A tale of only one Mexico

Economic growth
Macroeconomics - Economic growth - Monetary Policy

Gerardo Esquivel´s recent No hay dos Méxicos blog is right in stating that, contrary to the recent McKinsey´s report (A tale of two Mexicos: Growth and prosperity in a two-speed economy), in fact there is only one Mexico. In a recent work that I co-authored with Mariana Pereira (Local Multipliers and the Informal Sector in Mexico 2000-2010), we analyzed the multiplier effect in the local labor market when Mexican metropolitan area attracts new firms in the tradable sector (i.e., those in the “modern, fast-growing Mexico, with globally competitive multinationals and cutting-edge manufacturing plants” according to the McKinsey report). We found that for each new job created in the tradable sector, about three nontradable new jobs are created: one also in the formal sector and the other two in the informal sector.

Figure 1 shows the correlation between tradable employment growth and nontradable employment growth in the 2000-2010 period for the 58 Mexican Metropolitan Areas (MAs). As it can be seen in the figure, there appears to be a direct relation between these two variables, consistent with the theoretical model used in our paper. The graph shows the relative importance of Valle de Mexico in terms of employment (it concentrated more than 30% of tradable MAs employment and more than 35% of nontradable MAs employment in 2000) and also that growth rates for other MAs with high levels of nontradable employment in 2000 were above the mean for nontradable employment, but below the mean for the tradable sectors. These growth patterns are an indicator of the increasing role of the services sector in these large MAs, which have a higher proportion of non-formal jobs than the non-services sector.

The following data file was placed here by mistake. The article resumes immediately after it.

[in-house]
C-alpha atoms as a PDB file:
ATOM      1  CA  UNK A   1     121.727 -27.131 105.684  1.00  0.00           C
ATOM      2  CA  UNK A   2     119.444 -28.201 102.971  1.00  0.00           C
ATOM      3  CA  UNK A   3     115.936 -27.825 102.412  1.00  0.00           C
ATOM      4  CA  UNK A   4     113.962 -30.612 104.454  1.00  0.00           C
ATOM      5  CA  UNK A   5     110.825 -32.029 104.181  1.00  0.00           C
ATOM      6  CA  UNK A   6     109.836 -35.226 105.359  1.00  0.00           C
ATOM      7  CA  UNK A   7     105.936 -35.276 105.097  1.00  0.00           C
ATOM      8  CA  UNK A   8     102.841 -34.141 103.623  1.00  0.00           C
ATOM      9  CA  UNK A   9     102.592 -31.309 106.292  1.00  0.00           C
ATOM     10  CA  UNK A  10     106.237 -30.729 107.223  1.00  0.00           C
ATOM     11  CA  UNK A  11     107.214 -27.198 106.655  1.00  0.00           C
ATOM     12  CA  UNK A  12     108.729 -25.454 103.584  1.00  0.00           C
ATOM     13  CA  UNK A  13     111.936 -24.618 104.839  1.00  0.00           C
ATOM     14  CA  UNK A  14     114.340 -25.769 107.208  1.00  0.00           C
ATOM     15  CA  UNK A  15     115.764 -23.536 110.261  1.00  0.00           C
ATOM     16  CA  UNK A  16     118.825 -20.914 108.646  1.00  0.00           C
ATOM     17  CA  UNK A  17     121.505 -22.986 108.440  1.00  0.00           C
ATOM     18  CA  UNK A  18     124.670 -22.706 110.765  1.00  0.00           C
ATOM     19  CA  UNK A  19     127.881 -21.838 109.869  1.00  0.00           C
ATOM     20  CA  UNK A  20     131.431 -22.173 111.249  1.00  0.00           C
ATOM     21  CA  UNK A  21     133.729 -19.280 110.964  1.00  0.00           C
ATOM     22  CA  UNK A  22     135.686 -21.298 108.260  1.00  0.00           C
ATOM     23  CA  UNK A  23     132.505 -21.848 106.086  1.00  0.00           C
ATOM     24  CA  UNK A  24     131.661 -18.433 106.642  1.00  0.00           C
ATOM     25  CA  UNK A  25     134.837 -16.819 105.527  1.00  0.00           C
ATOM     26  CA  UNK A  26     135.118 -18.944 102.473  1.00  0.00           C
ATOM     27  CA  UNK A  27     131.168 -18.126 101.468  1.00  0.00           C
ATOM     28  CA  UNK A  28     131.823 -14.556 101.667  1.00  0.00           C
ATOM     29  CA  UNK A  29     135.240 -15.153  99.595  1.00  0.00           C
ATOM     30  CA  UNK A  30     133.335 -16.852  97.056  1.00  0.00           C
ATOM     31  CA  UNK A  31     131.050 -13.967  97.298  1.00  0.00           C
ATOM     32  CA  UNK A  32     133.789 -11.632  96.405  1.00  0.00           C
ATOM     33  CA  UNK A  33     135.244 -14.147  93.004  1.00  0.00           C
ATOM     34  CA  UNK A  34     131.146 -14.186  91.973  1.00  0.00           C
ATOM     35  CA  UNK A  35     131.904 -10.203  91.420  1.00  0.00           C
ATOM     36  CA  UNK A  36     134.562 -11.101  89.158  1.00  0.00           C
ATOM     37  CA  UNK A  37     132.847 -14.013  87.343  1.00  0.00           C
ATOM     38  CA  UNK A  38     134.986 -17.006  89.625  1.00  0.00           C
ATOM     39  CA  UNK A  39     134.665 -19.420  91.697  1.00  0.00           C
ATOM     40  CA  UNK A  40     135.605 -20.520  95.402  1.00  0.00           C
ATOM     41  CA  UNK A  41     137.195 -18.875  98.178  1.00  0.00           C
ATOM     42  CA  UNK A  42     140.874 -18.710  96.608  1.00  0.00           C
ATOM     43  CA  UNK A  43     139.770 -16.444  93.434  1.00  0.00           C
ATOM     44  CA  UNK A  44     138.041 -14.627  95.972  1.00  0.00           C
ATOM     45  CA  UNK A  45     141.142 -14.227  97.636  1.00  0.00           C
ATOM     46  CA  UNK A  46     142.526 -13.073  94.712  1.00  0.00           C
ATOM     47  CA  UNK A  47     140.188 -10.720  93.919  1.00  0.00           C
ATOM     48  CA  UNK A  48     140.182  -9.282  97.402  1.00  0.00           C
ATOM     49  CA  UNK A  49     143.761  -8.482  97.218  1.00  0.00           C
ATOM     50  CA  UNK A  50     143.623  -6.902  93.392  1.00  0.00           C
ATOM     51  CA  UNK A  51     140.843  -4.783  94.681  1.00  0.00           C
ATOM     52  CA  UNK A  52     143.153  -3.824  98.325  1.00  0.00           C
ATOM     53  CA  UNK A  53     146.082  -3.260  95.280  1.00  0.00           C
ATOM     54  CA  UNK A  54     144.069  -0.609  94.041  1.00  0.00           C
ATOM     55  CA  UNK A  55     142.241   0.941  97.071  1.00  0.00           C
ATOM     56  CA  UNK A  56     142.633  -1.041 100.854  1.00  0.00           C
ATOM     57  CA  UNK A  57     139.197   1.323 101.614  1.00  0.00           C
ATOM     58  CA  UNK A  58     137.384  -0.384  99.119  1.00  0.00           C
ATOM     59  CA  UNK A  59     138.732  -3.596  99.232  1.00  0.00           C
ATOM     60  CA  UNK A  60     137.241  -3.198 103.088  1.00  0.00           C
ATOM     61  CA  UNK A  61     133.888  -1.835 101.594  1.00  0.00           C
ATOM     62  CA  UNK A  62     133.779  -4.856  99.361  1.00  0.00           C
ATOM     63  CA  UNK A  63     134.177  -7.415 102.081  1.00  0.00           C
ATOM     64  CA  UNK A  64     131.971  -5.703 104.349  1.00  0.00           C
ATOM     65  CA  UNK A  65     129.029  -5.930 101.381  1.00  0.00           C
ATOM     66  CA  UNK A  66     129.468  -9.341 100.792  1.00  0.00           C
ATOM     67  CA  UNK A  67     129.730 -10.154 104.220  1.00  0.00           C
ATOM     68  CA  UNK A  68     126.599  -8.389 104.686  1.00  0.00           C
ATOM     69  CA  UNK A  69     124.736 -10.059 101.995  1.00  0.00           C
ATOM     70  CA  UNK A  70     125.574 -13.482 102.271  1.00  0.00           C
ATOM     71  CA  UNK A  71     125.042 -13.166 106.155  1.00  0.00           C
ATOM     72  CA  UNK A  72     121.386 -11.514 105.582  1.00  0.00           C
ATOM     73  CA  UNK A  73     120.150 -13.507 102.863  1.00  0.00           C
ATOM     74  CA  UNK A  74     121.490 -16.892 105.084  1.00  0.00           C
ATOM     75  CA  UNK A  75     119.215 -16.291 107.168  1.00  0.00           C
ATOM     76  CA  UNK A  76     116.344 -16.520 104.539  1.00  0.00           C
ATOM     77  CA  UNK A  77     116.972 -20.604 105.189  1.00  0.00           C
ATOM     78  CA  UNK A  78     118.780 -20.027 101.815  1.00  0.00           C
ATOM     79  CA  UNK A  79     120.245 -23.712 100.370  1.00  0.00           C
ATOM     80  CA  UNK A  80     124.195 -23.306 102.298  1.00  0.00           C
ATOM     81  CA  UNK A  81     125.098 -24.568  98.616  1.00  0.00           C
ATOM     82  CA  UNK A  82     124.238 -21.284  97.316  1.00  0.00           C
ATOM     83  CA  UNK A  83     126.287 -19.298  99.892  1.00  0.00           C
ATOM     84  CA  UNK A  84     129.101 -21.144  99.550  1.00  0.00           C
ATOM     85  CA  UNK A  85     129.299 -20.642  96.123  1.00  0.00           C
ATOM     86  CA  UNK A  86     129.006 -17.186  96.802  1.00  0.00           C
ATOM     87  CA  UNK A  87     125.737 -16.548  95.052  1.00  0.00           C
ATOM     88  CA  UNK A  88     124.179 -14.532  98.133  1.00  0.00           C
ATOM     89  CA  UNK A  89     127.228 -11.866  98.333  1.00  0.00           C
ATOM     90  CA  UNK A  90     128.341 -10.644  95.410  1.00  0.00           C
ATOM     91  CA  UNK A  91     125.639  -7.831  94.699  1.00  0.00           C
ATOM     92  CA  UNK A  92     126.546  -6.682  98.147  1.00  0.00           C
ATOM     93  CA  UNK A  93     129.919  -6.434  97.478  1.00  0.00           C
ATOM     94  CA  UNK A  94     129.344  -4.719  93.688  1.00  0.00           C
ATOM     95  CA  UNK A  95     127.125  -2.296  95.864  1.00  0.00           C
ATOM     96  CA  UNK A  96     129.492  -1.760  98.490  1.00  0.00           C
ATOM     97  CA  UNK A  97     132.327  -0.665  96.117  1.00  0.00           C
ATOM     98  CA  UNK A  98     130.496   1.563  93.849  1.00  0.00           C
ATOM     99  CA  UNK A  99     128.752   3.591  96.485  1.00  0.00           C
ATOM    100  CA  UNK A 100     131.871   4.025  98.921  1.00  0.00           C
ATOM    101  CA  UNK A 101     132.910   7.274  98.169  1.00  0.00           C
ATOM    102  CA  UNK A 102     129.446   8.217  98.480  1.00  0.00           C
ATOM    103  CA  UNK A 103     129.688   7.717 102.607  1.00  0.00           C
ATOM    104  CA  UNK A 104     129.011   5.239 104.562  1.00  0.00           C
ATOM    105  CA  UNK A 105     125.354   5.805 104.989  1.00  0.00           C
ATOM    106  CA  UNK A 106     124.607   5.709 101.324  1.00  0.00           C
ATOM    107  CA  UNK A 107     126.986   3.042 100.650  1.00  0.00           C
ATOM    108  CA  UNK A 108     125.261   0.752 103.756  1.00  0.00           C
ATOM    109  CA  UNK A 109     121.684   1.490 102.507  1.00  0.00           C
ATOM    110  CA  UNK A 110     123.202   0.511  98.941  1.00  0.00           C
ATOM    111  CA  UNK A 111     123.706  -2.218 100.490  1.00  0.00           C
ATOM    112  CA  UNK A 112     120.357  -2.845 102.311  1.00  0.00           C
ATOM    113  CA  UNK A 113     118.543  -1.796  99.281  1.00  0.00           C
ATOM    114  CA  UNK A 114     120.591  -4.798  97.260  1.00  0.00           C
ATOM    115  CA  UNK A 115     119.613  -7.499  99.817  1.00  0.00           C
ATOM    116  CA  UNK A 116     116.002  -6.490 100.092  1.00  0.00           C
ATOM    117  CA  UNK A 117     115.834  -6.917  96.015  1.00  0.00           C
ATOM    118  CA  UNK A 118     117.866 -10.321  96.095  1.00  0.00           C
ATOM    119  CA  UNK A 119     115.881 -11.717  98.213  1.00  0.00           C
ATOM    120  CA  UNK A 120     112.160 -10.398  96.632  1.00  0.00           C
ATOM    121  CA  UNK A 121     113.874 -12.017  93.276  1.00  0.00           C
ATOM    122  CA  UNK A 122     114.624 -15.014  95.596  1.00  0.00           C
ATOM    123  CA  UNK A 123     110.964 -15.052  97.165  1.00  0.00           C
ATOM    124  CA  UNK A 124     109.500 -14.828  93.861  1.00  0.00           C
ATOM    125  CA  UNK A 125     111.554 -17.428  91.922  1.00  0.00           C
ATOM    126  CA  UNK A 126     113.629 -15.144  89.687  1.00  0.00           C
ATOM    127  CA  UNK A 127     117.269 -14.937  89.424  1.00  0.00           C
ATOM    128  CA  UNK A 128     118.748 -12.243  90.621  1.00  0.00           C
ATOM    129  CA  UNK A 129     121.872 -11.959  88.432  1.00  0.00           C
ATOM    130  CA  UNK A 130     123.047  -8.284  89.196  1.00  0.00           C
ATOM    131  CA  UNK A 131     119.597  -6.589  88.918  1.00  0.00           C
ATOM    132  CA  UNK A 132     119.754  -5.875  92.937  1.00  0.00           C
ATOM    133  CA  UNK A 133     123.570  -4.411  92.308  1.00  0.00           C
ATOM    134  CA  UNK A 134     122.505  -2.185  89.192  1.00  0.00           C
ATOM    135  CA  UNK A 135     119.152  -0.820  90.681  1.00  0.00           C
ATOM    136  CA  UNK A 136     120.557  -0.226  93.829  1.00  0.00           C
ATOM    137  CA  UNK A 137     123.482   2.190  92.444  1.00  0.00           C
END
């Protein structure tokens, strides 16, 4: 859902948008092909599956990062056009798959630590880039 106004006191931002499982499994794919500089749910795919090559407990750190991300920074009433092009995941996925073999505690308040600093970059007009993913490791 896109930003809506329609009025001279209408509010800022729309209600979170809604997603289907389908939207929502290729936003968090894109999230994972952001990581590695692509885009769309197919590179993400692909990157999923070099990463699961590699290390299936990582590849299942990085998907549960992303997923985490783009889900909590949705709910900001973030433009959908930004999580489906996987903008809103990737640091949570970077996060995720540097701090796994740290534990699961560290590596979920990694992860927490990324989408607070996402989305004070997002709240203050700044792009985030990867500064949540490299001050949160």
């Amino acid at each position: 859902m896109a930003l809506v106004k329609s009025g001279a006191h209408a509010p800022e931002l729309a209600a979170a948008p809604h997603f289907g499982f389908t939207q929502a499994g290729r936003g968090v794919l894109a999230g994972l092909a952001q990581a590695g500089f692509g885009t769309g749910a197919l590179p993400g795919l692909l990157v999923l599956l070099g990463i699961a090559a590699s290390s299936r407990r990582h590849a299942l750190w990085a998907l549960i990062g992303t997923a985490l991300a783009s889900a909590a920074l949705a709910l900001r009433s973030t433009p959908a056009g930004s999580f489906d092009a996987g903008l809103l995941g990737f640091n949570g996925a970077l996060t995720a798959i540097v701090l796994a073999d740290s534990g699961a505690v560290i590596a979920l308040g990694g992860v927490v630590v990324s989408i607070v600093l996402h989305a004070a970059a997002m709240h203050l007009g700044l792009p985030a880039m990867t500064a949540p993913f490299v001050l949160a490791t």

Figure 1. Employment growth in the tradable sector vs. employment growth in the nontradable sector 2000 - 2010 

Employment growth in Mexico 2000 - 2010

Source: Pereira y Soloaga (2013) .The markers’ size reflects nontradable employment in 2000.

Thus, the employment structure appears to reproduce itself as new jobs created in the tradable sector (which has a much lower informality rate than the nontradable sector) generate in turn formal and informal jobs in such a way that the current “Mexican-mix” (roughly 50% in each sector) is replicated. This is not a desirable outcome considering the low tax collection and vulnerability to labor market shocks associated to informality. Moreover, it tells the story of only one Mexico, where the new modern firms act as enclaves. Thus, although attracting new firms could be one of the ways to get higher growth rates in Mexico, current trends point to the need of considering the degree and quality of their linkages to present local markets, and the extremely low spillover effects.

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